opens dynamically with a gory incident which jumps starts wild detection. Though good, the details
of this mystery are less sharp than the first, but, note! a quirky clue to those hot on the trail includes
Deuteronomy’s commandment on the red heifer, slightly embellished for plot device. How can you
not love a fiction that skillfully includes esoteric halakha? This clue, recognized as one only by
Racqel, validates her sleuthing ability and sets up Racqel and Pieter as a 17th century Lazarus-Decker
team. This is a fun read and a fair mystery solved by warm and appealing characters.
The last two novels flaunt interesting history, but suffer messy plots. The characters are not as
captivating. Colonial New York Jewish life remains engaging. The Kingsbridge Plot includes a 1776
historical attempt against George Washington in an increasingly Loyalist town. Set against
Revolutionary politics are B horror-flick serial murders solved by John Tonneman, an unsympathetic
young descendant of Racqel and Pieter. The High Constable captures the crazy mix of cultures in
1808 New York chafing under the Jefferson Embargo Act. The history is less well known than that
in its prequel; the murder plot is more vicious. Detective John is no more appealing as an old man
than as a self-assured youth. Historically, the first high constable in New York was the Jew Jacob
Hayes, credited with inventing the art of criminal investigation which figures charmingly here.
Additionally, the authors snatch the chance to introduce Italian lessons from historical figure and
Jewish immigrant Lorenzo da Ponte, Mozart’s librettist.
Try one, try all. They are in the Library next to a lot of wonderful books to help you Celebrate 350!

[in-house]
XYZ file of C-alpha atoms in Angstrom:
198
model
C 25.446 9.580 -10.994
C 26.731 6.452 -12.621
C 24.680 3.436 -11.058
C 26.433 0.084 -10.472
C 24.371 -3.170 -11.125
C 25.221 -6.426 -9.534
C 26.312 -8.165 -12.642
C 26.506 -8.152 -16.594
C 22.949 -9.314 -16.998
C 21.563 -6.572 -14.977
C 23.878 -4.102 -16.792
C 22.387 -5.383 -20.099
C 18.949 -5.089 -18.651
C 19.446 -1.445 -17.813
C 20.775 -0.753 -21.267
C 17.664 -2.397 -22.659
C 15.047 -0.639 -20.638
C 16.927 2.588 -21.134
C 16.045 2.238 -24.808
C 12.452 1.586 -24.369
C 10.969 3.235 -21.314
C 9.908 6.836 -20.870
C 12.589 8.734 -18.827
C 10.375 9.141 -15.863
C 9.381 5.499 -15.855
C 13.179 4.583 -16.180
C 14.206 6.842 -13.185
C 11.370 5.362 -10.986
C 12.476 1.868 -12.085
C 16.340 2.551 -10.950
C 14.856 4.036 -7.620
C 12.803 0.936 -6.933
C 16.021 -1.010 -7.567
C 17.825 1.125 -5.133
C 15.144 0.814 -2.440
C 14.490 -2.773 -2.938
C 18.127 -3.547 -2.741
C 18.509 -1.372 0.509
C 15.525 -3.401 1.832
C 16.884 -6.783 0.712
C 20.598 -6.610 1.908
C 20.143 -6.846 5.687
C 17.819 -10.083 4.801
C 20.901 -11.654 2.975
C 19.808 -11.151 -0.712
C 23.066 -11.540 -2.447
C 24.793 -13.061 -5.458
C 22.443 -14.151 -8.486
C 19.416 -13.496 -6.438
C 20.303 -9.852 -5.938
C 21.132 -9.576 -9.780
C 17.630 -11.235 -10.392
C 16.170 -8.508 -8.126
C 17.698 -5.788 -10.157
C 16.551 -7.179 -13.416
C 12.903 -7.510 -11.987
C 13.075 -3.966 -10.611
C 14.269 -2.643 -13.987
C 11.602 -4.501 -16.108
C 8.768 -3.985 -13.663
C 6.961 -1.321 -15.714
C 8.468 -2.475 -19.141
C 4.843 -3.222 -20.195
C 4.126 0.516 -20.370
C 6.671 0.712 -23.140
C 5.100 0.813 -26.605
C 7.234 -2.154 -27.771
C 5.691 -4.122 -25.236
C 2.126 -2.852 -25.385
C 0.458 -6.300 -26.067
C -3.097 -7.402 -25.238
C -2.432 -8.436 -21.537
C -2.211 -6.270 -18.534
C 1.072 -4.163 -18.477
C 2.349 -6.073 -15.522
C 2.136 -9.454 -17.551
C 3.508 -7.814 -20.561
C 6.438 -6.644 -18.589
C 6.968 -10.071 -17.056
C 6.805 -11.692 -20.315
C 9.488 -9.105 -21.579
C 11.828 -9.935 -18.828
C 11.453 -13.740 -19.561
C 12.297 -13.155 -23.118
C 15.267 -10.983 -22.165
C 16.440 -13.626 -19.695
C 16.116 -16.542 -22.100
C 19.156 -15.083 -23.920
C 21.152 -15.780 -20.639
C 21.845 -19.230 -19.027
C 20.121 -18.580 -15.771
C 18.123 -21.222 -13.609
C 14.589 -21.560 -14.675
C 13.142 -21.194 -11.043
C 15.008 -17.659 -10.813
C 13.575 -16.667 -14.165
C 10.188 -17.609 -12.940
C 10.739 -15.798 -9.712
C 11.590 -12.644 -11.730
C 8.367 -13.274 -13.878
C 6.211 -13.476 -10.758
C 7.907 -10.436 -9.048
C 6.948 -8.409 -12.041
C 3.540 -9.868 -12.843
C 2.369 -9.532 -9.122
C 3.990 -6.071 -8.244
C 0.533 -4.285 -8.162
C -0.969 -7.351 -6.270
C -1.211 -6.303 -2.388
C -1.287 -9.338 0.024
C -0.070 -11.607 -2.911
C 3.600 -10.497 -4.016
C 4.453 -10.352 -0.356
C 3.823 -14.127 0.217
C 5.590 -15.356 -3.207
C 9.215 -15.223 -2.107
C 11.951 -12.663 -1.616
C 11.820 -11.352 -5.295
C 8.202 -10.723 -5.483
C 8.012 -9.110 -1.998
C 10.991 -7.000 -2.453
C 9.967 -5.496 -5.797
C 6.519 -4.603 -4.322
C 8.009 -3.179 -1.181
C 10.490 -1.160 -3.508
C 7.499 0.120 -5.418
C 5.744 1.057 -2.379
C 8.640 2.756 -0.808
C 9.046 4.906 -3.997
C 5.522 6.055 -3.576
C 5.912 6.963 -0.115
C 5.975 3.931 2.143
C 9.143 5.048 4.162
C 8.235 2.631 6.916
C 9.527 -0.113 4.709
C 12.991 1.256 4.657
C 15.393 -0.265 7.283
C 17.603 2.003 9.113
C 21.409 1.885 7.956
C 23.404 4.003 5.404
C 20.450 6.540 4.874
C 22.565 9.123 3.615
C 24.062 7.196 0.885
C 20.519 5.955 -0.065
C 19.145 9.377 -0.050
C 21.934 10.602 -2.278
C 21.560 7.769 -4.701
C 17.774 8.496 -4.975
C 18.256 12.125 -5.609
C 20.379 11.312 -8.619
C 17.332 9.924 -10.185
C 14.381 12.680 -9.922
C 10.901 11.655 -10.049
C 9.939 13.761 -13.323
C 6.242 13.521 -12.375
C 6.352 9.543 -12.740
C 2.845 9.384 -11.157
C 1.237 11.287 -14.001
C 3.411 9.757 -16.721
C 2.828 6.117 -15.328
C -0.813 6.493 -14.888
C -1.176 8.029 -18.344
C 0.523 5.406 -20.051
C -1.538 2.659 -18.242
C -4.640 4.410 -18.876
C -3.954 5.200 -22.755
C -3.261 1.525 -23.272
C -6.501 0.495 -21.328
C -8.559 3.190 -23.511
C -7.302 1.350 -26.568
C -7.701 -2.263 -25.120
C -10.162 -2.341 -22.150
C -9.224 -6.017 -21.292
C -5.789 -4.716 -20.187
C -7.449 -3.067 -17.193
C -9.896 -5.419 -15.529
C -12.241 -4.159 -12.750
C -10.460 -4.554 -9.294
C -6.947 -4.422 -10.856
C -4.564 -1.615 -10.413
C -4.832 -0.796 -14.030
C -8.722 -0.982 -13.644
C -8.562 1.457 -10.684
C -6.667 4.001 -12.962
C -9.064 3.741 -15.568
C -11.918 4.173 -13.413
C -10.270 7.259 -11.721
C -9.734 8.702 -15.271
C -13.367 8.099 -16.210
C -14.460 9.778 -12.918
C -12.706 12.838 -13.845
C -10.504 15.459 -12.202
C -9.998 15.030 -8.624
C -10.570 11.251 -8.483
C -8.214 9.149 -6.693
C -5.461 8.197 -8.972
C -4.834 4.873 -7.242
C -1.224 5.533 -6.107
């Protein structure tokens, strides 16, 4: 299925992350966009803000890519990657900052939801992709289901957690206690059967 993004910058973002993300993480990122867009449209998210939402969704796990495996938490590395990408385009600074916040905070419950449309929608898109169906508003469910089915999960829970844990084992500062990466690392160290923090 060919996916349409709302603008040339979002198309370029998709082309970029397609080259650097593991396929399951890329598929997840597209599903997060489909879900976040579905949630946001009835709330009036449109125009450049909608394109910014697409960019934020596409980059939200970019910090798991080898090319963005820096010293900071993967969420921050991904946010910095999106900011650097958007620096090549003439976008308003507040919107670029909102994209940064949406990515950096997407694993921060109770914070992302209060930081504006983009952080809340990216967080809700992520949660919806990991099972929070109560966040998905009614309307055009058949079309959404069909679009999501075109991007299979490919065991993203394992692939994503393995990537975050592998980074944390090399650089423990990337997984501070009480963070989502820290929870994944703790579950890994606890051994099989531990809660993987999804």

Happy Anniversary! This year we mark the 350th anniversary of the first Jewish community in the
United States. Celebrate this special milestone with a year-long reading fest. I will share books to guide
your romp through our history as Jewish Americans, starting from the top. Last month we began in 17th
century New Amsterdam. We continue in the 18th century English colonies headed for Revolution.
All That Glitters is NOT Gold
By Ellen G. Cole, Librarian, Levine Library, Temple Isaiah, Los Angeles, CA
Move over Paul Revere. I am ready to ride and spread the news about Myer Myers, Jewish
Silversmith in Colonial New York by David Barquist. This museum catalog preserves the dynamo
contents of past Skirball and Yale exhibitions as it captures colonial New York, its Jewish life,
silversmithing as art and commerce, and the biography of the talented man and dedicated Jew whose
life integrates all of the above. A paean to the power of a free society, scholarly (art, economics,
history), and gossipy (patrons, kin), it is an educating mindful and a glorious eyeful.